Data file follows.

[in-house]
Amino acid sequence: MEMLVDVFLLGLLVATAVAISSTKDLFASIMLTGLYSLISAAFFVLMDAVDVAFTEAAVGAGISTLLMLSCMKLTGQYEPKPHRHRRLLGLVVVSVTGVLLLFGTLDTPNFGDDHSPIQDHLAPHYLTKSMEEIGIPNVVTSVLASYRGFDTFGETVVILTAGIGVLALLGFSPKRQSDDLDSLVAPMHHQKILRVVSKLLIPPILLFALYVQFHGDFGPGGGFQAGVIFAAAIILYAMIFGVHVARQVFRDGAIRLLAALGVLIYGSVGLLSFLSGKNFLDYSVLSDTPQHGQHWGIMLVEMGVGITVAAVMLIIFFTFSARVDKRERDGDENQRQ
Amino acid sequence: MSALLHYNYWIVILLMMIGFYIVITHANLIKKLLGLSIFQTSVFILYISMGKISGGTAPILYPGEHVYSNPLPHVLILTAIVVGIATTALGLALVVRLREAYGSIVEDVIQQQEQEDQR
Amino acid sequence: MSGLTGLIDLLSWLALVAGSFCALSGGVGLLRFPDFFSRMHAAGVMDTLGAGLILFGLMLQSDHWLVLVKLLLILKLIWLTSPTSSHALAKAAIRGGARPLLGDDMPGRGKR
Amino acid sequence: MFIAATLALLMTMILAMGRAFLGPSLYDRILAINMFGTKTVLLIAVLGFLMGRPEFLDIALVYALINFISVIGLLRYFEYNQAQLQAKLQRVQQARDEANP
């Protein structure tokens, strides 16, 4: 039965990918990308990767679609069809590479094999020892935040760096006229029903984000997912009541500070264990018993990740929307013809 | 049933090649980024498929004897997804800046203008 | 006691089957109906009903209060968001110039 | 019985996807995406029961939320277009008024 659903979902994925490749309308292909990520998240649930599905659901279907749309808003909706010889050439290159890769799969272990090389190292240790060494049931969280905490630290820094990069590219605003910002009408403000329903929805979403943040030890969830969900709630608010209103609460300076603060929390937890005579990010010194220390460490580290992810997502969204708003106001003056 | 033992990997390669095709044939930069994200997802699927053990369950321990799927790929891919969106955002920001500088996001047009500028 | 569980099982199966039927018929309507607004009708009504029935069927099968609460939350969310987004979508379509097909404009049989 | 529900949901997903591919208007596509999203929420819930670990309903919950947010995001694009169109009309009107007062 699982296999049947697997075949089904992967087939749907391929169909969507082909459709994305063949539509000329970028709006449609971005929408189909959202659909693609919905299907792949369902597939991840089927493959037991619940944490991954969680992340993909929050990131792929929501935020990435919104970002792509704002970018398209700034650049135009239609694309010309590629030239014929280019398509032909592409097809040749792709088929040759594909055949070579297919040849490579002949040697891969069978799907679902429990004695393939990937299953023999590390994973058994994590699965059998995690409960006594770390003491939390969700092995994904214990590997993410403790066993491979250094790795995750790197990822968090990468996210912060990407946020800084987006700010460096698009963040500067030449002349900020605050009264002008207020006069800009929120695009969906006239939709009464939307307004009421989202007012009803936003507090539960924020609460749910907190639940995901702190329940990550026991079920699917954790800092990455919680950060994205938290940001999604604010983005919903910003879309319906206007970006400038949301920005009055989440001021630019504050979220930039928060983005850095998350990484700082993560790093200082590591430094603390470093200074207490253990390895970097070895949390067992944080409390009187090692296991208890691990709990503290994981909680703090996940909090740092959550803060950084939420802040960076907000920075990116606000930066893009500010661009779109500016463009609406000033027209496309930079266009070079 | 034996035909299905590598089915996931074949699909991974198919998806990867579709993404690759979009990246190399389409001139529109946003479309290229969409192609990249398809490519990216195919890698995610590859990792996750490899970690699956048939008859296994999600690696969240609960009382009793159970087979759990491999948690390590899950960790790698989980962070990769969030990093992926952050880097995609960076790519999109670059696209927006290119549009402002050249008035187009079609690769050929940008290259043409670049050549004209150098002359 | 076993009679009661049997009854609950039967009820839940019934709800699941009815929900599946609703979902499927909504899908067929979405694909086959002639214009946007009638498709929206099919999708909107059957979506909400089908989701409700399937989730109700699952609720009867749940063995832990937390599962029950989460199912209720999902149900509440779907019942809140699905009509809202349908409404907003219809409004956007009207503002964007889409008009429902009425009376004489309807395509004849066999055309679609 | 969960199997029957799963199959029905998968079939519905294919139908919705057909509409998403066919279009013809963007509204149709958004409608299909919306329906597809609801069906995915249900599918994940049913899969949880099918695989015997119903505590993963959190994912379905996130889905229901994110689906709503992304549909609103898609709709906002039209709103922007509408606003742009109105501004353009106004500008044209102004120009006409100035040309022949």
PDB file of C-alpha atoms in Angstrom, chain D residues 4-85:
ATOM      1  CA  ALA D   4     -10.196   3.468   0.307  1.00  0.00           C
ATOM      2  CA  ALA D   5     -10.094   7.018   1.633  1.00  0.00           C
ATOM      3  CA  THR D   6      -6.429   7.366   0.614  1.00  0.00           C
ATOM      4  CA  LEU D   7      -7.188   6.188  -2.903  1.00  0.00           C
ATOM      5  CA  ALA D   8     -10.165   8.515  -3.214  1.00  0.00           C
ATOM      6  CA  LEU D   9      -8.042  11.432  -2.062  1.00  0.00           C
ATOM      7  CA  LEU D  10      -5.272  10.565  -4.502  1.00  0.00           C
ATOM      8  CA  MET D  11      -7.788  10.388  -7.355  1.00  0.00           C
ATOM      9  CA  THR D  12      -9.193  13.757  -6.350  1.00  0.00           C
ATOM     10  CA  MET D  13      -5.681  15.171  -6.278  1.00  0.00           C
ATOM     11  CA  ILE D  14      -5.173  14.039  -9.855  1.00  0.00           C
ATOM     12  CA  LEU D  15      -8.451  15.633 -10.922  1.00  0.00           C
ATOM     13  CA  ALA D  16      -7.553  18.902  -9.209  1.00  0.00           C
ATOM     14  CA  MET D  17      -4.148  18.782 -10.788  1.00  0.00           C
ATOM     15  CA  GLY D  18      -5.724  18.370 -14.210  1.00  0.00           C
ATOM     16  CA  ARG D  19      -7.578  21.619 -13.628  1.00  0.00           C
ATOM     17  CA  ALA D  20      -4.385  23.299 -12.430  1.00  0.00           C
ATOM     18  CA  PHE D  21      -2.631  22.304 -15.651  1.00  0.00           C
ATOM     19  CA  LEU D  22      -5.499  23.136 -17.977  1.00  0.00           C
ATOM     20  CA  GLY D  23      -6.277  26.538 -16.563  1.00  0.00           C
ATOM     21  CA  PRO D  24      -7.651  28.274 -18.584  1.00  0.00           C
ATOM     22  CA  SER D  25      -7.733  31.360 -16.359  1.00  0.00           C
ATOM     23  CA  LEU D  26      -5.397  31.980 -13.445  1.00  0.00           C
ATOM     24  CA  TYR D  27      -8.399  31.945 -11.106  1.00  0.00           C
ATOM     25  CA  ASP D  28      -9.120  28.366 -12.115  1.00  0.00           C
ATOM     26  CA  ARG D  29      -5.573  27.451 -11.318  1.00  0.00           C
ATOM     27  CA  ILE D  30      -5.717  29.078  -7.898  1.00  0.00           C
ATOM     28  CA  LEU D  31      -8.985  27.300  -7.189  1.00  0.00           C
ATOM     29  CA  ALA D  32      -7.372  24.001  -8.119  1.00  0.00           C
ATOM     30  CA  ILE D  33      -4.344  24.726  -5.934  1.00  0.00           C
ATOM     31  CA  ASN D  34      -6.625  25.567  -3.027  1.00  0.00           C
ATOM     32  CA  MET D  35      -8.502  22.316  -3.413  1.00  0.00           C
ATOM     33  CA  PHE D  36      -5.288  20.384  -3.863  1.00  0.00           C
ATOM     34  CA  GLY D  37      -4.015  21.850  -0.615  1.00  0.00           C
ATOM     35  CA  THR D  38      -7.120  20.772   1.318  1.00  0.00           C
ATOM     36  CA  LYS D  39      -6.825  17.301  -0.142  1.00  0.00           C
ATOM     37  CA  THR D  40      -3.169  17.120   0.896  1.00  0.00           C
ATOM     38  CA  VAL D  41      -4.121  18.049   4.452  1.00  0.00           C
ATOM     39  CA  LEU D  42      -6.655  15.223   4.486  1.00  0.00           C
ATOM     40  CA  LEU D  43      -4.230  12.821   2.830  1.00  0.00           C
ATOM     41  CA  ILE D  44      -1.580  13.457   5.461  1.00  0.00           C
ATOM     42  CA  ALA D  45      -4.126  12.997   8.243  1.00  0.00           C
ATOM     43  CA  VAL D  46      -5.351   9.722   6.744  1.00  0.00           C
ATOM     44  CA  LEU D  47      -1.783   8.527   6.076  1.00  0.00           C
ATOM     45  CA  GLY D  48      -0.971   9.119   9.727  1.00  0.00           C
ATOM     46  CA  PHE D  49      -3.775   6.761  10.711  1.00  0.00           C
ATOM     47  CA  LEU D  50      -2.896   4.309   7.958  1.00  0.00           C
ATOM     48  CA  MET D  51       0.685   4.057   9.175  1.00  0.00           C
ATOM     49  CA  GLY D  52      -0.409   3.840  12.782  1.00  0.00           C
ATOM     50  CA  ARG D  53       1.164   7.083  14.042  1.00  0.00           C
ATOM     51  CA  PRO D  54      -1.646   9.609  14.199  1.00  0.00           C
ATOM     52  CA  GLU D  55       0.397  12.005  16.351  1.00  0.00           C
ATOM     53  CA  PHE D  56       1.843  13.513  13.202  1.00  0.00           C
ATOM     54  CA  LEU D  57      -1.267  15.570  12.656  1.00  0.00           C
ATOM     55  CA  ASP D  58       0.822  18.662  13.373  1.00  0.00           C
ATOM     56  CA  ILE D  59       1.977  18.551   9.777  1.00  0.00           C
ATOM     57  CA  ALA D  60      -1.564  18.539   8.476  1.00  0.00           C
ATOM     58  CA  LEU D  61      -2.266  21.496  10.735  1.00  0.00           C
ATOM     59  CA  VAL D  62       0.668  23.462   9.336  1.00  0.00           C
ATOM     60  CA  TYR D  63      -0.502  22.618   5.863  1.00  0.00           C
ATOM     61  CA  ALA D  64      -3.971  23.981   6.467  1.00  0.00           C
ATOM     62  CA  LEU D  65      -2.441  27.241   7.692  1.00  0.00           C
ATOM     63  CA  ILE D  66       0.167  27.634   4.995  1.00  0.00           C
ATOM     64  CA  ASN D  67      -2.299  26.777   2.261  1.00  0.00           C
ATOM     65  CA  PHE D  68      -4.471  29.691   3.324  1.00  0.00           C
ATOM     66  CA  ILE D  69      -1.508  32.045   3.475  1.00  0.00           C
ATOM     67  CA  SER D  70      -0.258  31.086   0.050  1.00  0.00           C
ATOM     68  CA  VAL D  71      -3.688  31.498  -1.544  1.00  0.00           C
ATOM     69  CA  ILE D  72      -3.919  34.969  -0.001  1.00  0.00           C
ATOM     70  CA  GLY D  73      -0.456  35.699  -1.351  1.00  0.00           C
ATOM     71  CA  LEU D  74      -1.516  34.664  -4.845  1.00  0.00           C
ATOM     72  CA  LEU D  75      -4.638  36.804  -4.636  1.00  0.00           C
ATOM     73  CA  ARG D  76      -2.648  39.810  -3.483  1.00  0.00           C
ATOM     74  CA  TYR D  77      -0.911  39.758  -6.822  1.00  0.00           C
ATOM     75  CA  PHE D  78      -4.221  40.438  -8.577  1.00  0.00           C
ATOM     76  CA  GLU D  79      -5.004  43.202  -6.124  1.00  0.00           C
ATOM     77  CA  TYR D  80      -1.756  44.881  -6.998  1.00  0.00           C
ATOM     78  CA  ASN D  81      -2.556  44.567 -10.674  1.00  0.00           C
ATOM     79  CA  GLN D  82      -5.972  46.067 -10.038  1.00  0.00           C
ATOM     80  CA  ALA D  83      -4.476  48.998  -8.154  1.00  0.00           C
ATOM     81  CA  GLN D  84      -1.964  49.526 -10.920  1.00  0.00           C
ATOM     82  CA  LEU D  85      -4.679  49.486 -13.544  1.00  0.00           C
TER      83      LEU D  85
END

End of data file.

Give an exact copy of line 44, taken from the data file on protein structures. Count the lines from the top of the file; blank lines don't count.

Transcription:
ATOM     37  CA  THR D  40      -3.169  17.120   0.896  1.00  0.00           C